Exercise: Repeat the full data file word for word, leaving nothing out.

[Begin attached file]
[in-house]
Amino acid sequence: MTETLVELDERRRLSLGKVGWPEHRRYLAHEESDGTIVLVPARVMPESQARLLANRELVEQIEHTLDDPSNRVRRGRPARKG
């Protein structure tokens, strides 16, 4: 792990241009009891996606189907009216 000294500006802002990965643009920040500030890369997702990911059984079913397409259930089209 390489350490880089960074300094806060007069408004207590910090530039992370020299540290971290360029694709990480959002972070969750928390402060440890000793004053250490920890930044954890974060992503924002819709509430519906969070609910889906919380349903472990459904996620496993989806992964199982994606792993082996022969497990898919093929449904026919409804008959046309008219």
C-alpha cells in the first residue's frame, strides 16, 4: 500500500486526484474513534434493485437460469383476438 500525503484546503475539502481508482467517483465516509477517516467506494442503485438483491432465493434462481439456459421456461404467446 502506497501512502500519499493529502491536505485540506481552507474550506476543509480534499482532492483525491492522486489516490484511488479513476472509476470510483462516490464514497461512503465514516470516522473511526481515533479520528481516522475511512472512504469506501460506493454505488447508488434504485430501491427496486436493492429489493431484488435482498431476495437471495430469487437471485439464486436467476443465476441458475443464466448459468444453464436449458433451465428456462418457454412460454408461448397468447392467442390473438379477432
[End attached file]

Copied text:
[in-house]
Amino acid sequence: MTETLVELDERRRLSLGKVGWPEHRRYLAHEESDGTIVLVPARVMPESQARLLANRELVEQIEHTLDDPSNRVRRGRPARKG
């Protein structure tokens, strides 16, 4: 792990241009009891996606189907009216 000294500006802002990965643009920040500030890369997702990911059984079913397409259930089209 390489350490880089960074300094806060007069408004207590910090530039992370020299540290971290360029694709990480959002972070969750928390402060440890000793004053250490920890930044954890974060992503924002819709509430519906969070609910889906919380349903472990459904996620496993989806992964199982994606792993082996022969497990898919093929449904026919409804008959046309008219």
C-alpha cells in the first residue's frame, strides 16, 4: 500500500486526484474513534434493485437460469383476438 500525503484546503475539502481508482467517483465516509477517516467506494442503485438483491432465493434462481439456459421456461404467446 502506497501512502500519499493529502491536505485540506481552507474550506476543509480534499482532492483525491492522486489516490484511488479513476472509476470510483462516490464514497461512503465514516470516522473511526481515533479520528481516522475511512472512504469506501460506493454505488447508488434504485430501491427496486436493492429489493431484488435482498431476495437471495430469487437471485439464486436467476443465476441458475443464466448459468444453464436449458433451465428456462418457454412460454408461448397468447392467442390473438379477432